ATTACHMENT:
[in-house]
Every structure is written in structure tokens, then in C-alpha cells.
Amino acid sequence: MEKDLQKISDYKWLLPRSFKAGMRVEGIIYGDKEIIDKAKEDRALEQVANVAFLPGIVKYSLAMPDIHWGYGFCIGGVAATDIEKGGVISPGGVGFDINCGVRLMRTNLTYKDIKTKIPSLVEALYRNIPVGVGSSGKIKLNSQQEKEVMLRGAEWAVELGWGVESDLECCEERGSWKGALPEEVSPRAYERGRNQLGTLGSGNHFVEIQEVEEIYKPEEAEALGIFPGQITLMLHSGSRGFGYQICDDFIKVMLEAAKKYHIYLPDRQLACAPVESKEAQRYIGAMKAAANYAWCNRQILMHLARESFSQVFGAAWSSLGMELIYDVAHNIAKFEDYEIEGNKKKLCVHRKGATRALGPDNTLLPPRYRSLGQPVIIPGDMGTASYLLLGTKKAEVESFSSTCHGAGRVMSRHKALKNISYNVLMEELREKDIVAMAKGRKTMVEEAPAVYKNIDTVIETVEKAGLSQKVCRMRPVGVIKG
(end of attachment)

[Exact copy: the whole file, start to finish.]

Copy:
[in-house]
Every structure is written in structure tokens, then in C-alpha cells.
Amino acid sequence: MEKDLQKISDYKWLLPRSFKAGMRVEGIIYGDKEIIDKAKEDRALEQVANVAFLPGIVKYSLAMPDIHWGYGFCIGGVAATDIEKGGVISPGGVGFDINCGVRLMRTNLTYKDIKTKIPSLVEALYRNIPVGVGSSGKIKLNSQQEKEVMLRGAEWAVELGWGVESDLECCEERGSWKGALPEEVSPRAYERGRNQLGTLGSGNHFVEIQEVEEIYKPEEAEALGIFPGQITLMLHSGSRGFGYQICDDFIKVMLEAAKKYHIYLPDRQLACAPVESKEAQRYIGAMKAAANYAWCNRQILMHLARESFSQVFGAAWSSLGMELIYDVAHNIAKFEDYEIEGNKKKLCVHRKGATRALGPDNTLLPPRYRSLGQPVIIPGDMGTASYLLLGTKKAEVESFSSTCHGAGRVMSRHKALKNISYNVLMEELREKDIVAMAKGRKTMVEEAPAVYKNIDTVIETVEKAGLSQKVCRMRPVGVIKG